PHILADELPHIA (WPVI) -- The Liberty Medal has been presented to representatives of the Dalai Lama in recognition of his efforts to promote compassion and human rights around the world.
The Tibetan spiritual leader was chosen in June to receive the award, which comes with a $100,000 cash prize, but canceled his appearance at the Philadelphia ceremony on Monday evening for health reasons.
At the National Constitution Center ceremony, actor Richard Gere called the Dalai Lama "one of the great ones" who "wants nothing more than our happiness, which is ultimately us understanding the nature of things and how deeply interconnected we all are."
The Dalai Lama said in a video statement that he regretted not being able to attend and considered himself a "simple Buddhist monk, no more, no less." He said he was "deeply touched" by recognition of "my little service to humanity."
"Mainly, I (am) fully committed until my death (to) promotion of human value ... including freedom, liberty," he said.
Center CEO Jeffrey Rosen said in announcing the award that the Tibetan spiritual leader has "emphasized the ideals of freedom, dialogue and tolerance."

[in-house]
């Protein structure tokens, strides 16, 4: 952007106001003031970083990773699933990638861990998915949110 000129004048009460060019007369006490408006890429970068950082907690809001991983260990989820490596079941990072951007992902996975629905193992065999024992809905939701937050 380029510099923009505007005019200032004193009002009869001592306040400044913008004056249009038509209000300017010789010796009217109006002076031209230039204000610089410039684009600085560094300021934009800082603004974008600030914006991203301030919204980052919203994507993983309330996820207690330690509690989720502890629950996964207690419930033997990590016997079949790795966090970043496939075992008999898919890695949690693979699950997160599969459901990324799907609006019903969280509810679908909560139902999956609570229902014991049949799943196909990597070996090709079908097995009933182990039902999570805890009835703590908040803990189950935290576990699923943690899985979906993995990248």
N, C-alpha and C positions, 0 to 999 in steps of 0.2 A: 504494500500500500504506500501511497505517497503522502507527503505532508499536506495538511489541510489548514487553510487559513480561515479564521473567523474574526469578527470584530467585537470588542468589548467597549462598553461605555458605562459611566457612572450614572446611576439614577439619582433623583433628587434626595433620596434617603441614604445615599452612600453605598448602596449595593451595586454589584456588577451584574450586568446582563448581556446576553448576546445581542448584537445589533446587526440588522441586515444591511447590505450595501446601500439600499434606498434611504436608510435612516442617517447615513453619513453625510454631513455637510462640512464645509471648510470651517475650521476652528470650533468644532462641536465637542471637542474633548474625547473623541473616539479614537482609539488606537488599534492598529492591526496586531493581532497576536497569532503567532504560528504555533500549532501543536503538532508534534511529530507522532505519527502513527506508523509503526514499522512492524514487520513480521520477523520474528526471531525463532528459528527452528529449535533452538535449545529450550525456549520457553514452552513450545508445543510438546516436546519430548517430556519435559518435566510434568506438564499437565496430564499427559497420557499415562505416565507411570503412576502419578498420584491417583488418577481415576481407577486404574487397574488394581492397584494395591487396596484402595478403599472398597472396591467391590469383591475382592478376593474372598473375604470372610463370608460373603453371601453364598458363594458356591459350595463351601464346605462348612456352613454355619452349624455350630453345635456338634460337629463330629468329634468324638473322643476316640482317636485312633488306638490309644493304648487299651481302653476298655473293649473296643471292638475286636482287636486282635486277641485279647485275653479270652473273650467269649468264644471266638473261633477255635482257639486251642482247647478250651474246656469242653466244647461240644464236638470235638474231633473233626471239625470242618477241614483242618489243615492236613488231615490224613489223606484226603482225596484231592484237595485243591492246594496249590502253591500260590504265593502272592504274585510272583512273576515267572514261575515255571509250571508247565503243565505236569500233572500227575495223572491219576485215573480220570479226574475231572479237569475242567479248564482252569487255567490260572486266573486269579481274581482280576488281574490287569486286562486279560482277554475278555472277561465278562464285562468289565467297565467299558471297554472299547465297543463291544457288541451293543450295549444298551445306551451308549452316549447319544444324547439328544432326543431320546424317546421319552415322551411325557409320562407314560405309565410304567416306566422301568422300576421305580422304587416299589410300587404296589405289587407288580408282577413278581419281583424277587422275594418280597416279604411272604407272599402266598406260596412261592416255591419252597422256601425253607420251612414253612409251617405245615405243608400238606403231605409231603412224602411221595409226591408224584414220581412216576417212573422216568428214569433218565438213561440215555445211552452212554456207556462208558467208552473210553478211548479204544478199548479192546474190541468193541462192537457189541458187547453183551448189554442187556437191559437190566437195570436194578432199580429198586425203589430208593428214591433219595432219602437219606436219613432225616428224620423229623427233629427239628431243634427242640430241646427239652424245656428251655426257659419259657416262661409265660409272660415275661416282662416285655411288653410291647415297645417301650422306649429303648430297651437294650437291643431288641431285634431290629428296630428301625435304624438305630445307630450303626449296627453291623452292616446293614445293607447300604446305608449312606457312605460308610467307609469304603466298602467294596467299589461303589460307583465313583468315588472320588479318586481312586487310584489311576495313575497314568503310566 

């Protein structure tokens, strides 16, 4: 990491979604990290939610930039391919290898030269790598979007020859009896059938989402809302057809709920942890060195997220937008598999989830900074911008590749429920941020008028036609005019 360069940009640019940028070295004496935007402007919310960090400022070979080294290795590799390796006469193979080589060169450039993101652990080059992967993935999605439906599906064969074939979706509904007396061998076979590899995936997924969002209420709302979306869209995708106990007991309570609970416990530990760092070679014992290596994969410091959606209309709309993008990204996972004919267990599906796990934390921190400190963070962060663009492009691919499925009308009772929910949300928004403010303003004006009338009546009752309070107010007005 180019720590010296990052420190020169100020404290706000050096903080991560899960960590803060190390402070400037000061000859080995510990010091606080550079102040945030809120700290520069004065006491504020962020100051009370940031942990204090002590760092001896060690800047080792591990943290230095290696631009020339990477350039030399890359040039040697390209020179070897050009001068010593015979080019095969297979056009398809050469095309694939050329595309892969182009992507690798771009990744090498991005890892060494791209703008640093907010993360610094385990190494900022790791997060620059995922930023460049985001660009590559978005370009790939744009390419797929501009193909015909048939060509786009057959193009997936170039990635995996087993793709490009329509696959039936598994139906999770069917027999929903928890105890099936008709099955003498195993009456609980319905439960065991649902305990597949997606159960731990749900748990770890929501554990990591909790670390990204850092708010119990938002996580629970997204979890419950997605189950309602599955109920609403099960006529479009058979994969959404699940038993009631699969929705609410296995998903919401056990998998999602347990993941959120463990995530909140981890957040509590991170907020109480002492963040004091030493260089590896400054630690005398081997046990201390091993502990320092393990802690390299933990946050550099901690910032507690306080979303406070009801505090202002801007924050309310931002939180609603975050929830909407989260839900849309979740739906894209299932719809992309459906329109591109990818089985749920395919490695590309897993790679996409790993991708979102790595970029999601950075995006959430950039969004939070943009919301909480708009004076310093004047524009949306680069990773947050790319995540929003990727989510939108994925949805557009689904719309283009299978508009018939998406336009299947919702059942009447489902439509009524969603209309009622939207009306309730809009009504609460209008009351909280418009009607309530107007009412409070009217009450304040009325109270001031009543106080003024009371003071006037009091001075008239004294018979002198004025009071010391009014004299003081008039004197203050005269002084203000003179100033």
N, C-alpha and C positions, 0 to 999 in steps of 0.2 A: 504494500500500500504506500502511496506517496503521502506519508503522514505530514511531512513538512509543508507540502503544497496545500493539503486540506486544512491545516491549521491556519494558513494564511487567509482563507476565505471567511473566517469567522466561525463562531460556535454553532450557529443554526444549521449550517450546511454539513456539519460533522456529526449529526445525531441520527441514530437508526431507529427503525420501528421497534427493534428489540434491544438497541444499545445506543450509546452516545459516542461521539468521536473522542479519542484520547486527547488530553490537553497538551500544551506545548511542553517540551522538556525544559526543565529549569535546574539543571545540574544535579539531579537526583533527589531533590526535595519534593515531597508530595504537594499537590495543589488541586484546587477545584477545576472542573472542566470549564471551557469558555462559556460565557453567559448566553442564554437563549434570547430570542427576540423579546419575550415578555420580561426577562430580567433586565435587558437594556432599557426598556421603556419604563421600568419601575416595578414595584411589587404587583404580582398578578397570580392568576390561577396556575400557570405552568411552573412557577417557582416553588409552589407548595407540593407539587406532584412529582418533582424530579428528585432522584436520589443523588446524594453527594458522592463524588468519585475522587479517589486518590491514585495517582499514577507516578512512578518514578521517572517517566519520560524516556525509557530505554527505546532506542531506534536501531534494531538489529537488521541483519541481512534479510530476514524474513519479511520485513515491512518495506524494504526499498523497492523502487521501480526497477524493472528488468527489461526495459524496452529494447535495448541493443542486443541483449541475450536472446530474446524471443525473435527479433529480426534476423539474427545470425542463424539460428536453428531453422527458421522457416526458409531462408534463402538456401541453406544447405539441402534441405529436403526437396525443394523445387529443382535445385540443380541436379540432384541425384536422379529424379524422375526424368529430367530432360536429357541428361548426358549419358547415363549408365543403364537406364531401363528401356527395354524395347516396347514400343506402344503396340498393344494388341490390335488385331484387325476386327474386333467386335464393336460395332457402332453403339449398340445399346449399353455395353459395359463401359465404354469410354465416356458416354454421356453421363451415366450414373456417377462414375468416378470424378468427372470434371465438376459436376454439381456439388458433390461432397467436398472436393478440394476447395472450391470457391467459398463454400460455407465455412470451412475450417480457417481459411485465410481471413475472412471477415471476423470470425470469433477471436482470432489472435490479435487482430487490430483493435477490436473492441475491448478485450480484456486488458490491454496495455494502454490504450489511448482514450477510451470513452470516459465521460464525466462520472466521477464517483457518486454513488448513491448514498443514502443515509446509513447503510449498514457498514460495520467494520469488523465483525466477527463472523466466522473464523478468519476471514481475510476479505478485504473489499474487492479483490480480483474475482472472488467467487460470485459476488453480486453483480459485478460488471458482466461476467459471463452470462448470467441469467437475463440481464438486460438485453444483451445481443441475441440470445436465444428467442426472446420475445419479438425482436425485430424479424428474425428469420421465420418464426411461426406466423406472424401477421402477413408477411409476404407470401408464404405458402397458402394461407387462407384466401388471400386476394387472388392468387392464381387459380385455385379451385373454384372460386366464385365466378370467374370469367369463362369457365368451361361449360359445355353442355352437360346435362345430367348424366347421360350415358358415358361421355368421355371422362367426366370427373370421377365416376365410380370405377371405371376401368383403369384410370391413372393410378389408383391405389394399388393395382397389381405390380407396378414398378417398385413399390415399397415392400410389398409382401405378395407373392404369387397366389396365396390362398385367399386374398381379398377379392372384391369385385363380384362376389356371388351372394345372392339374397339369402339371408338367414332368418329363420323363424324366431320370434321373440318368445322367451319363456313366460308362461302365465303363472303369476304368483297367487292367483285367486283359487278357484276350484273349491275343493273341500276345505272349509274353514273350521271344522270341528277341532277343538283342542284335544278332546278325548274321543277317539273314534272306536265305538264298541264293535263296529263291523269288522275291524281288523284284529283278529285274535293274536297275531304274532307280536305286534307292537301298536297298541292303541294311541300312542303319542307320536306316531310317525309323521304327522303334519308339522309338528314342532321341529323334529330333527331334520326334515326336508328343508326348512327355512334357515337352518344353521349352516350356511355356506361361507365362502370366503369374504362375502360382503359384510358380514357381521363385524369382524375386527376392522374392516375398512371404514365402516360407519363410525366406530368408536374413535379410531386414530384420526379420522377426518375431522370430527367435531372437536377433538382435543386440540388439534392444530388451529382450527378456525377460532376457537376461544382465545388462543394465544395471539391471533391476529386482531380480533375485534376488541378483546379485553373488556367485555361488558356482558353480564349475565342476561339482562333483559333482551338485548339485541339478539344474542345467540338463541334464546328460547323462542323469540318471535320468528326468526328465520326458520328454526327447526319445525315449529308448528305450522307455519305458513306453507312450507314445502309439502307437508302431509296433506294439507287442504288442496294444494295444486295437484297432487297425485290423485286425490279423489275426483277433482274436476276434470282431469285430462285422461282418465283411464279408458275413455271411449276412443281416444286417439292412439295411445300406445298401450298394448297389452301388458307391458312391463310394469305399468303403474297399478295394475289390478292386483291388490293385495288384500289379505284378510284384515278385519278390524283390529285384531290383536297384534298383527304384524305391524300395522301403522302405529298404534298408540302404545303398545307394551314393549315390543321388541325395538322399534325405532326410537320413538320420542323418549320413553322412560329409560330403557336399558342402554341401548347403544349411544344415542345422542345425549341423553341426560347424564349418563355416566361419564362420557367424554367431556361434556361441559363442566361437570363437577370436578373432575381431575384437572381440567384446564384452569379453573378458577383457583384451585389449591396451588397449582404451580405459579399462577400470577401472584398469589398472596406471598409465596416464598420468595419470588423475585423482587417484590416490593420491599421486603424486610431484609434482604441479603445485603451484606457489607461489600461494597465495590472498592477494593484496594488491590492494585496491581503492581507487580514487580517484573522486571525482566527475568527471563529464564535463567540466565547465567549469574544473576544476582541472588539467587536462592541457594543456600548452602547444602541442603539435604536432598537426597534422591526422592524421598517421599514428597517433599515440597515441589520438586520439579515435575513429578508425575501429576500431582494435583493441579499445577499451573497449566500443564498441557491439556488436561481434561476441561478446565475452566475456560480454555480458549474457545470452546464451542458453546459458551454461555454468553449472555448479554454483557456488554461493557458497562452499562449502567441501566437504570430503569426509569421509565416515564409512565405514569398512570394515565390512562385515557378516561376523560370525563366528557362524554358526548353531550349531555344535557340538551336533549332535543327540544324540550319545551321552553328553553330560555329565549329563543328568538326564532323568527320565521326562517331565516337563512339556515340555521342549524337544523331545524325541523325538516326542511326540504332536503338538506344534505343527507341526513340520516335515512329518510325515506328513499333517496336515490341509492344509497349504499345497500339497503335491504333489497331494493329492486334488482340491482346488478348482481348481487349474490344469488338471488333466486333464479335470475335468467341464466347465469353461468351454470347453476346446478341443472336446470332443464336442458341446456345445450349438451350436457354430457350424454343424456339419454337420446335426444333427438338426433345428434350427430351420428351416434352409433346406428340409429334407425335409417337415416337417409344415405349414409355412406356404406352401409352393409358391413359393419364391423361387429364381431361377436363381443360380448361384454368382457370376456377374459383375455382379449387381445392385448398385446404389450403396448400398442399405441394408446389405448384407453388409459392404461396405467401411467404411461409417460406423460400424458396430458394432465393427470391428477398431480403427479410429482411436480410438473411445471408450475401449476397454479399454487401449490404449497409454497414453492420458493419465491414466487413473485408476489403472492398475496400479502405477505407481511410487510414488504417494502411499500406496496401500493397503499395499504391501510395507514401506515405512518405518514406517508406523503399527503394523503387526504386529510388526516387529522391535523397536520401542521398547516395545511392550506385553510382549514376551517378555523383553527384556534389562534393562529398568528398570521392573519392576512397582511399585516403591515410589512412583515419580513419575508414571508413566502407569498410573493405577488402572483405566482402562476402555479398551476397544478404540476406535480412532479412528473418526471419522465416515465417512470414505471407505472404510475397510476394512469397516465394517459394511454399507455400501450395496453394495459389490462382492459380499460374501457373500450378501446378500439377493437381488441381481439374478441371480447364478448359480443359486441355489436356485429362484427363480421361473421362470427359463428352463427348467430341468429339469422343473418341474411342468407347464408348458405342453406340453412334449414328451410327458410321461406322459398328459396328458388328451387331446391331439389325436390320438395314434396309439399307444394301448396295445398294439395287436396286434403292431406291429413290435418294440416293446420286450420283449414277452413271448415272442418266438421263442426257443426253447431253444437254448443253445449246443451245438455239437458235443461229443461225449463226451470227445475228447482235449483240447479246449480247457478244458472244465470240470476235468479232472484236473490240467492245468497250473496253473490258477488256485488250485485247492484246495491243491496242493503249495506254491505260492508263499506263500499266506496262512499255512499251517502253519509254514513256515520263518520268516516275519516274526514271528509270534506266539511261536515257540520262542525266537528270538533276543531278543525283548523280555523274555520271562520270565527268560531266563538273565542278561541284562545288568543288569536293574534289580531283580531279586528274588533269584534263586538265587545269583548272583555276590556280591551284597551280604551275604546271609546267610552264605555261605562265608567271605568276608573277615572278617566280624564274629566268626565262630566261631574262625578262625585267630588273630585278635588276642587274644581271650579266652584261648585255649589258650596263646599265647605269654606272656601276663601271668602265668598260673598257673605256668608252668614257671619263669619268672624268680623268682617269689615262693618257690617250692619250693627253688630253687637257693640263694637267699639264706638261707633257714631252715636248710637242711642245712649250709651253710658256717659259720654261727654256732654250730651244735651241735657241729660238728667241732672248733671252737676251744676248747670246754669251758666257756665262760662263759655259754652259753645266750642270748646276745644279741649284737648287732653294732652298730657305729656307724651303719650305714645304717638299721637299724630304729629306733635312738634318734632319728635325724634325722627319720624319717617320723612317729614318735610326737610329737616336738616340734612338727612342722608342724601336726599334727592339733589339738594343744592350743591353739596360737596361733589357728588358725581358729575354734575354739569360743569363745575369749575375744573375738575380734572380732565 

The 80-year-old Dalai Lama, who received a Nobel Peace Prize in 1989, has lived in exile in India since a failed 1959 Tibetan uprising against Chinese rule.
In September, the Dalai Lama's office said he had canceled planned U.S. appearances after doctors at Minnesota's Mayo Clinic advised him to rest. Upon his return to the Tibetan government-in-exile's headquarters in Dharamsala, in northern India, this month he assured followers he was in excellent health but his doctors had advised him to "take precaution." He gave no further details.
The Liberty Medal is given annually by the Constitution Center to those who strive to secure liberty for people worldwide. Previous winners include Nobel laureate Malala Yousafzai and rock singer and humanitarian Bono.